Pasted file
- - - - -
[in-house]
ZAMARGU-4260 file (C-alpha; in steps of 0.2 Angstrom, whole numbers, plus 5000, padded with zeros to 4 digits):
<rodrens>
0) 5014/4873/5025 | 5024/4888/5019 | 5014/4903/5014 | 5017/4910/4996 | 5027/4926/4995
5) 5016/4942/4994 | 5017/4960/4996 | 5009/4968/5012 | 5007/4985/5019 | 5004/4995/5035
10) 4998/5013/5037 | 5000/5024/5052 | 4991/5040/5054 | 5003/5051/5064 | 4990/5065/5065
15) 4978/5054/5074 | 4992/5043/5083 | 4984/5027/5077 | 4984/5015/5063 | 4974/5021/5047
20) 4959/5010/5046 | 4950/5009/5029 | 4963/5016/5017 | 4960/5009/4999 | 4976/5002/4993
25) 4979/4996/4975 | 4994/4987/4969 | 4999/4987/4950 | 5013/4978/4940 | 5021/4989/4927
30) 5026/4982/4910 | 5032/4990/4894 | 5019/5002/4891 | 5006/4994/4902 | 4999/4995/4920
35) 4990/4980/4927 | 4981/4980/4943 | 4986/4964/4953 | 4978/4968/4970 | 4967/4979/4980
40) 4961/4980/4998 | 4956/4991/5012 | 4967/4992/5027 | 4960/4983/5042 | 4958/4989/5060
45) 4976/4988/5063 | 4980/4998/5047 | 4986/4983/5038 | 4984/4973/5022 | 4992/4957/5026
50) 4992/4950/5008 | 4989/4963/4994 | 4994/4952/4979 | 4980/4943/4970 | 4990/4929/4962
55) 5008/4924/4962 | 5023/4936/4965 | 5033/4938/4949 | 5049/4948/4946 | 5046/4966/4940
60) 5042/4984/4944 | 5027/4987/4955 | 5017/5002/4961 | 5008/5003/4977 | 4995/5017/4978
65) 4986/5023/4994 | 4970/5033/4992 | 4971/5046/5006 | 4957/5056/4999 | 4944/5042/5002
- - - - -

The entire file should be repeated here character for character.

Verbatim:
[in-house]
ZAMARGU-4260 file (C-alpha; in steps of 0.2 Angstrom, whole numbers, plus 5000, padded with zeros to 4 digits):
<rodrens>
0) 5014/4873/5025 | 5024/4888/5019 | 5014/4903/5014 | 5017/4910/4996 | 5027/4926/4995
5) 5016/4942/4994 | 5017/4960/4996 | 5009/4968/5012 | 5007/4985/5019 | 5004/4995/5035
10) 4998/5013/5037 | 5000/5024/5052 | 4991/5040/5054 | 5003/5051/5064 | 4990/5065/5065
15) 4978/5054/5074 | 4992/5043/5083 | 4984/5027/5077 | 4984/5015/5063 | 4974/5021/5047
20) 4959/5010/5046 | 4950/5009/5029 | 4963/5016/5017 | 4960/5009/4999 | 4976/5002/4993
25) 4979/4996/4975 | 4994/4987/4969 | 4999/4987/4950 | 5013/4978/4940 | 5021/4989/4927
30) 5026/4982/4910 | 5032/4990/4894 | 5019/5002/4891 | 5006/4994/4902 | 4999/4995/4920
35) 4990/4980/4927 | 4981/4980/4943 | 4986/4964/4953 | 4978/4968/4970 | 4967/4979/4980
40) 4961/4980/4998 | 4956/4991/5012 | 4967/4992/5027 | 4960/4983/5042 | 4958/4989/5060
45) 4976/4988/5063 | 4980/4998/5047 | 4986/4983/5038 | 4984/4973/5022 | 4992/4957/5026
50) 4992/4950/5008 | 4989/4963/4994 | 4994/4952/4979 | 4980/4943/4970 | 4990/4929/4962
55) 5008/4924/4962 | 5023/4936/4965 | 5033/4938/4949 | 5049/4948/4946 | 5046/4966/4940
60) 5042/4984/4944 | 5027/4987/4955 | 5017/5002/4961 | 5008/5003/4977 | 4995/5017/4978
65) 4986/5023/4994 | 4970/5033/4992 | 4971/5046/5006 | 4957/5056/4999 | 4944/5042/5002